If it ain’t broke, don’t fix it. If it is broke, put it in rice, go to bed, and pray that in the morning everything is fine and you’ve got away with dropping it in the toilet bowl.
The man tasked with fishing around in toilet water to pull out the broken remains of Labour party was Hilary Benn, who got through his Brexit hangover last month by triggering a coup to take down Jeremy Corbyn — a man who had for too long reigned over Labour on the flimsy grounds that most of the party want him to.
How Corbyn could be blamed for Brexit was beyond many Labour MPs, who had previously unanimously agreed that he had zero sway over any of the voting public. But spotting the Conservative leadership was in disarray, they jumped at the chance to create a power vacuum in British politics so epic that it would shut up suction show-off James Dyson for good.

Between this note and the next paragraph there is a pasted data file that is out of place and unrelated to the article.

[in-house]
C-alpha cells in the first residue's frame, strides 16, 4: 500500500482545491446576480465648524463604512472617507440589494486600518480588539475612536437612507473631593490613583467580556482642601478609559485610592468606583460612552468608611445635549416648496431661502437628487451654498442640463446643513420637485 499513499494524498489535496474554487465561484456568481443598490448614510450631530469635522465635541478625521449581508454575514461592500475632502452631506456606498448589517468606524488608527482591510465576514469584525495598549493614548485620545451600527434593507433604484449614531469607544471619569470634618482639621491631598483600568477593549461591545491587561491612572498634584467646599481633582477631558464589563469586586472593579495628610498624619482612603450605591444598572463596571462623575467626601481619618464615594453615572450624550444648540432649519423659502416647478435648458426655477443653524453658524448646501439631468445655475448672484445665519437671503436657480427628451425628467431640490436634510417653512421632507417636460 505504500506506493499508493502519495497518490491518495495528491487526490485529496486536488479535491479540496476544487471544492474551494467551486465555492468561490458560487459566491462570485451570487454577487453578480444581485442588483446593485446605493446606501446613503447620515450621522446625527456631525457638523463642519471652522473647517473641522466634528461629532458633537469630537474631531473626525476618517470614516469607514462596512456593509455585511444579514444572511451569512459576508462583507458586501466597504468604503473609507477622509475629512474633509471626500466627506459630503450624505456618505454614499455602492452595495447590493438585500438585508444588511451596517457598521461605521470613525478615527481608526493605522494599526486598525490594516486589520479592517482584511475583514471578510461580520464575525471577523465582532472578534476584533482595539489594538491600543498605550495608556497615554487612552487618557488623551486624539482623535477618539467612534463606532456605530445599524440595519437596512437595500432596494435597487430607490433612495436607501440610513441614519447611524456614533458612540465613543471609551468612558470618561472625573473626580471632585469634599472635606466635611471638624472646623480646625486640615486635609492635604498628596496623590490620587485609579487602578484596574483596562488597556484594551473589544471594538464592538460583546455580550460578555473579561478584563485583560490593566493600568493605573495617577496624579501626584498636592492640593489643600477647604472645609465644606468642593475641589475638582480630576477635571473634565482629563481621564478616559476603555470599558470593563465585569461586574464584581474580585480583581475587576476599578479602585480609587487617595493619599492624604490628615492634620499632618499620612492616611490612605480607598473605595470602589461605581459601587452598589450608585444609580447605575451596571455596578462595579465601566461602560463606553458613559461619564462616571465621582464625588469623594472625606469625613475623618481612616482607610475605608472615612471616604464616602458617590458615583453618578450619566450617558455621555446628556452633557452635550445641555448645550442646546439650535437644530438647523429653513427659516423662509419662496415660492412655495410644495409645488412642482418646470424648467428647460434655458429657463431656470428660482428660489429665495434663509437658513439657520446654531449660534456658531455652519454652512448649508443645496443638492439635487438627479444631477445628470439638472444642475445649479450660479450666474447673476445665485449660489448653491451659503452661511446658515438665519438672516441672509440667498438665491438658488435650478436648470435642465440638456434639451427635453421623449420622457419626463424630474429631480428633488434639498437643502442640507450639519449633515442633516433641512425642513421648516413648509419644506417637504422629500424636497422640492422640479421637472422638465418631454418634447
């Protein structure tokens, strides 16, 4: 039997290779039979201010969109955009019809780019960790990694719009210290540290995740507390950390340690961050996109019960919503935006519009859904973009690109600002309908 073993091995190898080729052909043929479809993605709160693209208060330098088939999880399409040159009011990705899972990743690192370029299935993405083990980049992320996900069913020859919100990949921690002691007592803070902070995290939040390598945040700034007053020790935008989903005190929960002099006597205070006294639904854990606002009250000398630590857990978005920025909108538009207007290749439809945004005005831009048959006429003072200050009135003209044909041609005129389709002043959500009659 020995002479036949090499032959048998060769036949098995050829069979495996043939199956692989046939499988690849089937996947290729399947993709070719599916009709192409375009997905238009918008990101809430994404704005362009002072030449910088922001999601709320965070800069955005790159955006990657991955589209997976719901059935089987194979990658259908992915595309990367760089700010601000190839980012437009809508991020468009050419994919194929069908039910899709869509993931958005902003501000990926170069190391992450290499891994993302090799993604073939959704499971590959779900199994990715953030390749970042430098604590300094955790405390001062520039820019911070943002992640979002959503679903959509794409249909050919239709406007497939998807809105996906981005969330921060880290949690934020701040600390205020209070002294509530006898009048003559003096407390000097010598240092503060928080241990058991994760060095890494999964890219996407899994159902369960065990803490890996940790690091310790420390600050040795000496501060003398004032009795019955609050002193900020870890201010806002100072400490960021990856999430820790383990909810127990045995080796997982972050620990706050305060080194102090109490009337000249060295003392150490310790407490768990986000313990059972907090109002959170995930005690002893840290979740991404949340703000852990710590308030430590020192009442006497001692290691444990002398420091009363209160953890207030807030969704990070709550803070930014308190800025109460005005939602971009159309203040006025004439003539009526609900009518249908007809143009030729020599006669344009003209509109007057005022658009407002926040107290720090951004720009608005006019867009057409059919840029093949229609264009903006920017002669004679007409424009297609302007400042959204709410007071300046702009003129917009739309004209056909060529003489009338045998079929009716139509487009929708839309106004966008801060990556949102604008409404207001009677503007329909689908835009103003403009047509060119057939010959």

While taking the Corbyn train to the next election may be a bad idea for Labour (if nothing else, it will need to stop off along the way to be sold to the state), the coup might have been a better idea if there was someone in the party ready to take over the leadership. After a week or so of scuffling around, in which various potatoes with plastic facial features pushed in to them declared their intention to run for the top job, it became apparent that whoever leads the Labour party next would have just as much chance of winning in 2020 if they were leading the England football team into the European championships.
Any hopes of a slightly more charismatic root vegetable entering the race were dashed when Benn, the mastermind of the coup himself, declared he wouldn’t be running, presumably taking his inspiration from the Cameron/Johnson/Farage school of fuck-everything-up-and-then-disappear-a-bit-quick school of politics.
And so Labour members will face a choice; let Corbyn continue running the party until he is the only one left in opposition, or decide on literally anyone else — so long as they promise not to have more personality than a chequebook stub.